The UK’s Advertising Standards Authority (ASA) has banned the supermarket Sainsbury’s television, internet, email and newspaper advertising for its “Brand Match” campaign over its misleading statements and comparisons with rival supermarkets. The Brand Match campaign uses independently verified price data to calculate the cost of a basket of branded goods compared with the cost of the same basket at competitor supermarkets, Asda and Tesco. If the branded goods would have been cheaper at either rival, the shopper would receive a voucher at checkout equal to the value of the difference and redeemable the next time they shop at Sainsbury’s.
Several complainants (including Tesco) challenged whether the claim that shoppers would not pay more for branded goods at Sainsbury’s than at Asda or Tesco was misleading, when the vouchers confirmed that they would, in some instances, have paid less for the same shop elsewhere. Other complaints challenged whether the adverts misleadingly implied that the brand match applied to all branded purchases, when it was only available to shoppers spending a minimum of £20, and that the claim “Save at Sainsbury’s with Brand Match” was misleading as the prices were matched only, not bettered. In response, Sainsbury’s argued that the Brand Match campaign was “genuine, clear and concise” and had been well received with nearly 100 million coupons issued, which they believed indicated that consumers had understood the offer.
The ASA disagreed, noting that the claims that shoppers would not pay more for brands at Sainsbury’s than at Tesco or Asda were likely to be interpreted as suggesting that they would not pay more at the time of their shop, which was not the case as they merely received a voucher indicating the difference in price, and which required them to make another purchase at Sainsbury’s within the next two weeks to make the saving. The ASA also said that the wording “Save at Sainsbury’s with Brand Match” was likely to be interpreted at suggesting that branded goods would be cheaper at Sainsbury’s. As prices were only matched, not bettered, and in some cases shoppers would pay more, the adverts were misleading. Further, the requirement to spend a minimum of £20 was not made clear in all adverts. Banning the adverts, the ASA told Sainsbury’s to “ensure future ads did not imply consumers would not pay more, or would save money, if that was not the case”.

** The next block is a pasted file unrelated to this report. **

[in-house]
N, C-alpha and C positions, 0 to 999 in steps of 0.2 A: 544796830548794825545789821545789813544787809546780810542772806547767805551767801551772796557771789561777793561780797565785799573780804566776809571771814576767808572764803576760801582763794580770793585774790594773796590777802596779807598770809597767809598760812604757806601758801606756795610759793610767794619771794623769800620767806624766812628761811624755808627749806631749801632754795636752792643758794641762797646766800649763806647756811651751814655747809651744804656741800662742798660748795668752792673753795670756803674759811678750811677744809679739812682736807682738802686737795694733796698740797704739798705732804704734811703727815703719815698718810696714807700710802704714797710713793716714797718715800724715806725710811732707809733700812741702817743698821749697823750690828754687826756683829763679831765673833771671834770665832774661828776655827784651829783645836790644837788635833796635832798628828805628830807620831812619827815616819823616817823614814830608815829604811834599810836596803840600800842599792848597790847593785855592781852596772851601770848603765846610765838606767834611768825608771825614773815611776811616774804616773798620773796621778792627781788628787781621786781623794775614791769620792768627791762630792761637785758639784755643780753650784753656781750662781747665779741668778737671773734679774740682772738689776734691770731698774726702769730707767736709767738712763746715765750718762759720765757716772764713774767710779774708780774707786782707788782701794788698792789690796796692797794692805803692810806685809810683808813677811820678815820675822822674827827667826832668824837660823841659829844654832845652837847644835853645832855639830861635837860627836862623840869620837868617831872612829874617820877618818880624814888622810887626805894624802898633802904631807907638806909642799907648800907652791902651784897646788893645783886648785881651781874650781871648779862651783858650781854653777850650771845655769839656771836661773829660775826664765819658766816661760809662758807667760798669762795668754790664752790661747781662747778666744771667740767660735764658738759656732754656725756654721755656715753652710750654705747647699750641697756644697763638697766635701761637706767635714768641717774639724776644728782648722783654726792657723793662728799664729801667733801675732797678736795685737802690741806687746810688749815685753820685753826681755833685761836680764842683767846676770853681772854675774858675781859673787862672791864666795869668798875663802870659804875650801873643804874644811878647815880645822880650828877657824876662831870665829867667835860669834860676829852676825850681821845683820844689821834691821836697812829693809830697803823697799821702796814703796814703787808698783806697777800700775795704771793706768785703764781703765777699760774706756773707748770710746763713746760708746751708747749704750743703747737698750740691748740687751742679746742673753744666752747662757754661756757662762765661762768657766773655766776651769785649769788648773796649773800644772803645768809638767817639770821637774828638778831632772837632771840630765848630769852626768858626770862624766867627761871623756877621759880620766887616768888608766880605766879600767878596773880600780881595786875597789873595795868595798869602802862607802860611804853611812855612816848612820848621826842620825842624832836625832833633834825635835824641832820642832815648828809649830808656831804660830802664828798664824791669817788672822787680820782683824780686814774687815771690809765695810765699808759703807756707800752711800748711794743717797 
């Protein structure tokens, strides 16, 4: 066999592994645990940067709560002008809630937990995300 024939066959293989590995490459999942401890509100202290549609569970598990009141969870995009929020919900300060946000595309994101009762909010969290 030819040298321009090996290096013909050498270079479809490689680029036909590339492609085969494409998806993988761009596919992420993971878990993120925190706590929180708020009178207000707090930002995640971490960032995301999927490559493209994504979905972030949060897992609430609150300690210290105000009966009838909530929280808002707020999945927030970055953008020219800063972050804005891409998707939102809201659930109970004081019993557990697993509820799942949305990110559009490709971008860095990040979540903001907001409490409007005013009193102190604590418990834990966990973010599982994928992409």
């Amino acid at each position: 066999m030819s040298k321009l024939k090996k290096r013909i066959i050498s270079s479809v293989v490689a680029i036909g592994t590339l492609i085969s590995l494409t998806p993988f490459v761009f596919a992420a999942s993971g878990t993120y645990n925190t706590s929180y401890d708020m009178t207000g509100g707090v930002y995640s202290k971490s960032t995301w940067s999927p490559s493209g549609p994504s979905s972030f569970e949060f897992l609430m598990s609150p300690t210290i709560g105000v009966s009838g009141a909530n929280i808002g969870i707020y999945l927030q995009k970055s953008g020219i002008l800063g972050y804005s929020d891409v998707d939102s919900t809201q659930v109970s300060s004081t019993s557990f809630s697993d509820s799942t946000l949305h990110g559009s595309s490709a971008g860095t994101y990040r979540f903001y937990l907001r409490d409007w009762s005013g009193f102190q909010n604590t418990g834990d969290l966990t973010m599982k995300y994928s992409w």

The UK advertising codes require that advertising should be clear, honest and not misleading. Where, as here, the promotion has any significant conditions (e.g. a minimum £20 spend or the saving taking the form of a redeemable voucher on a future purchase) they should be made clear to consumers in the advertising, not buried in terms and conditions. The decision also serves to remind how complaints can be brought directly by disgruntled competitors, not only by members of the public.